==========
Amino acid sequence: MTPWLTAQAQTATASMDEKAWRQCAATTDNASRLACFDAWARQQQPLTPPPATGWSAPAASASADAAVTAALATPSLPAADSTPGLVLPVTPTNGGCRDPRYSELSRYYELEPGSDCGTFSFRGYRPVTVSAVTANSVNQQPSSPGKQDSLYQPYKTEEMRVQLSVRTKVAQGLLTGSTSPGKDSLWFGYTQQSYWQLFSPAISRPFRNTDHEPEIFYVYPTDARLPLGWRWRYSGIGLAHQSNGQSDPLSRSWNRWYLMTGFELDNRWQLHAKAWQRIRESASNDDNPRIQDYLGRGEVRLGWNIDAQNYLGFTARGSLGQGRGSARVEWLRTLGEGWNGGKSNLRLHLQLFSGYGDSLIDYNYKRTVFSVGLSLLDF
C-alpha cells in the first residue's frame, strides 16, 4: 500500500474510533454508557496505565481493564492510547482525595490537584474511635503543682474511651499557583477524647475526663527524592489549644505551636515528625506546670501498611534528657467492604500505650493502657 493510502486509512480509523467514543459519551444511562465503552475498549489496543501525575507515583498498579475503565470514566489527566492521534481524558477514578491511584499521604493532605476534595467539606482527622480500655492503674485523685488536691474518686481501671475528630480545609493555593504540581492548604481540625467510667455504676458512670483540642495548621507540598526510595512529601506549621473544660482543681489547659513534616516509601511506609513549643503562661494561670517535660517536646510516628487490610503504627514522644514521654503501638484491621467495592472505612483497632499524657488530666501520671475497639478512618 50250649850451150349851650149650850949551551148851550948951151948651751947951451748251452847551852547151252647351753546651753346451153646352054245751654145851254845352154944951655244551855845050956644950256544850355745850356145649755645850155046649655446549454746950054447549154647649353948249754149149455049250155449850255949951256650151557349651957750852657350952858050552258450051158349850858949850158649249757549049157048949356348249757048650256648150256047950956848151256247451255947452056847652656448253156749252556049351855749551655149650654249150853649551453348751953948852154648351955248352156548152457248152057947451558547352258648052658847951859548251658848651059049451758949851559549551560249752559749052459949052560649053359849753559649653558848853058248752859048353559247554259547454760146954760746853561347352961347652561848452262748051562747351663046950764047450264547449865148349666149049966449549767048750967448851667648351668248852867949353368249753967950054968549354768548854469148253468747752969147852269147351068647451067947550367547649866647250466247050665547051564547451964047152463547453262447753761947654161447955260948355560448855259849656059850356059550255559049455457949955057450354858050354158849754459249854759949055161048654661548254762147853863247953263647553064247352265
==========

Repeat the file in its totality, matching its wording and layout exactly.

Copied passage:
Amino acid sequence: MTPWLTAQAQTATASMDEKAWRQCAATTDNASRLACFDAWARQQQPLTPPPATGWSAPAASASADAAVTAALATPSLPAADSTPGLVLPVTPTNGGCRDPRYSELSRYYELEPGSDCGTFSFRGYRPVTVSAVTANSVNQQPSSPGKQDSLYQPYKTEEMRVQLSVRTKVAQGLLTGSTSPGKDSLWFGYTQQSYWQLFSPAISRPFRNTDHEPEIFYVYPTDARLPLGWRWRYSGIGLAHQSNGQSDPLSRSWNRWYLMTGFELDNRWQLHAKAWQRIRESASNDDNPRIQDYLGRGEVRLGWNIDAQNYLGFTARGSLGQGRGSARVEWLRTLGEGWNGGKSNLRLHLQLFSGYGDSLIDYNYKRTVFSVGLSLLDF
C-alpha cells in the first residue's frame, strides 16, 4: 500500500474510533454508557496505565481493564492510547482525595490537584474511635503543682474511651499557583477524647475526663527524592489549644505551636515528625506546670501498611534528657467492604500505650493502657 493510502486509512480509523467514543459519551444511562465503552475498549489496543501525575507515583498498579475503565470514566489527566492521534481524558477514578491511584499521604493532605476534595467539606482527622480500655492503674485523685488536691474518686481501671475528630480545609493555593504540581492548604481540625467510667455504676458512670483540642495548621507540598526510595512529601506549621473544660482543681489547659513534616516509601511506609513549643503562661494561670517535660517536646510516628487490610503504627514522644514521654503501638484491621467495592472505612483497632499524657488530666501520671475497639478512618 50250649850451150349851650149650850949551551148851550948951151948651751947951451748251452847551852547151252647351753546651753346451153646352054245751654145851254845352154944951655244551855845050956644950256544850355745850356145649755645850155046649655446549454746950054447549154647649353948249754149149455049250155449850255949951256650151557349651957750852657350952858050552258450051158349850858949850158649249757549049157048949356348249757048650256648150256047950956848151256247451255947452056847652656448253156749252556049351855749551655149650654249150853649551453348751953948852154648351955248352156548152457248152057947451558547352258648052658847951859548251658848651059049451758949851559549551560249752559749052459949052560649053359849753559649653558848853058248752859048353559247554259547454760146954760746853561347352961347652561848452262748051562747351663046950764047450264547449865148349666149049966449549767048750967448851667648351668248852867949353368249753967950054968549354768548854469148253468747752969147852269147351068647451067947550367547649866647250466247050665547051564547451964047152463547453262447753761947654161447955260948355560448855259849656059850356059550255559049455457949955057450354858050354158849754459249854759949055161048654661548254762147853863247953263647553064247352265